After breaking the ice a bit over coffee, I finally began our dialogue by asking him what was on his mind.  He gave me a long version of his dilemma, which was whether or not he should break up with his girlfriend.  He was quick to blame this dilemma on his significant other, telling me how he didn’t like how she did such and such. I listened carefully and after he was through I simply asked him, well what do you want right now?  He looked at me, kind of perplexed and asked me what I meant.  I asked him again, “deep down, what is it that you feel you need right now? I know we are here about the relationship, but that aside, what do you want?” He thought a bit, I sipped some coffee trying to keep myself from talking to break the silence.  Finally he spoke up and began to paint a picture that depicted freedom to me.  After he was through, I said, “would it be safe to say that what you need right now is freedom?” He assured me that this is what he needed.  I then asked him if he could find this freedom in his current relationship.  Without much thought he told me no. To make sure, I asked him what it would take to gain the freedom that he felt he needed and again asked if there was any way the relationship could still work with this need.  He assured me that he did not think he could get the freedom he needed while maintaining the relationship.  I then reminded him about the blame he put on his significant other for the current conflict.   I asked him, “Could it be that deep down you have wanted out of this relationship for awhile and you were waiting for a good excuse to end it?”  At this point he looked at me and told me that I was “freaking him out”.  He thought I was reading his mind or something.  We joked a bit and then continued on.  He agreed that this was indeed the case, but he was worried that if he broke things off he may not find someone else that had some of the traits he appreciated about her.  We worked through the process again a bit and he came to the conclusion that he needed to end the relationship.  We role played how that would look and talked about blame and how destructive that could be. He agreed and we were able to talk out what a break up might look like.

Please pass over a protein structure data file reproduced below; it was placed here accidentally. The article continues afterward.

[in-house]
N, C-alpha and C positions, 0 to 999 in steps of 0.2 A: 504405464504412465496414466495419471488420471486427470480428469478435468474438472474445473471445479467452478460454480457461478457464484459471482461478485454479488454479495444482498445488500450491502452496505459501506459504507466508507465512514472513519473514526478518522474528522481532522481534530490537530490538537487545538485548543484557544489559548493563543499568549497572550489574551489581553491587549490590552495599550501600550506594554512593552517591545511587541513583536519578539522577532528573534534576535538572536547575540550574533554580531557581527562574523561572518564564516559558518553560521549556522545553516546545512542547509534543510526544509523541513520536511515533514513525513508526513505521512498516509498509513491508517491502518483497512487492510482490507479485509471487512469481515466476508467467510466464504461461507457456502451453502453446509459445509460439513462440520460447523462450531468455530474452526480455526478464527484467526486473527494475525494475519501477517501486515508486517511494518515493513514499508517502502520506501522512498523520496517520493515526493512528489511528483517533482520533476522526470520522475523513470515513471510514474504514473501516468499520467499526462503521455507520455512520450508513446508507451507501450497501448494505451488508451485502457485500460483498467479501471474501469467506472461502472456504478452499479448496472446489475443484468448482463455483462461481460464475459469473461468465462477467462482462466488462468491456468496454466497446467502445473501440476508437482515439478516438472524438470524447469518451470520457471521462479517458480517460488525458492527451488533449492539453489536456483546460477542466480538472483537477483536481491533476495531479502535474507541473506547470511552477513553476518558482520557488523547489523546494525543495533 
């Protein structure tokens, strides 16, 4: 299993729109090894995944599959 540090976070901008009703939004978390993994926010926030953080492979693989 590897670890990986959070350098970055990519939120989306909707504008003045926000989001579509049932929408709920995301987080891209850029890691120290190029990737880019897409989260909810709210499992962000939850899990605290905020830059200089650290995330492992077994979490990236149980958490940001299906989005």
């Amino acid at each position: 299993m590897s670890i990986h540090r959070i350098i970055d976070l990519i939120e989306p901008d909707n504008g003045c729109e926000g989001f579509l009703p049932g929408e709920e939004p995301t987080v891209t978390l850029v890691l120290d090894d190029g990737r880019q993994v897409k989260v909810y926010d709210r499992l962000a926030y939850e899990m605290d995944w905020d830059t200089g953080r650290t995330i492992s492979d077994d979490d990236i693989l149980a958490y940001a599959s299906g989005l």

I don’t want to say that this experience went perfectly. I talked a bit more then I have expressed here and wish I could have been better at listening, but overall I saw that he had self-evaluated which made for a very rewarding experience for me, and hopefully for him.

——————————————-

The story above reminds us that we experience problem-solving conferencing opportunities in many normal, every day moments. We can use WDEP conferencing skills as teachers and principals, but we can also tap into WDEP skills as parents and friends. The above story also seems to embody the definition of problem-solving conferencing – that being

Slide1

A lot of us are well-intentioned “fixers” who quickly start sharing advice and solutions when our student, colleague, or friend really just wants someone to listen and help them figure things out. The concept of self-evaluation is hugely important in the choice theory scheme of things. Whether it relates to academic performance and grading or to conferencing with a student regarding a behavior at school, the student’s ability to self-evaluate is the key. The KEY! We can count on this reality as surely as we can count on the law of gravity or the sun coming up in the morning. There is no getting around it. We can advise, direct, order, prescribe, or even threaten, but until a student comes to understand and acknowledge the situation for himself our efforts will lead to frustration and a strained relationship.

When we can non-judgmentally ask WDEP questions the results are frequently amazing! Often, people just need a little help thinking through things on their own and coming up with a plan of their own creation.

<span>%d</span> bloggers like this: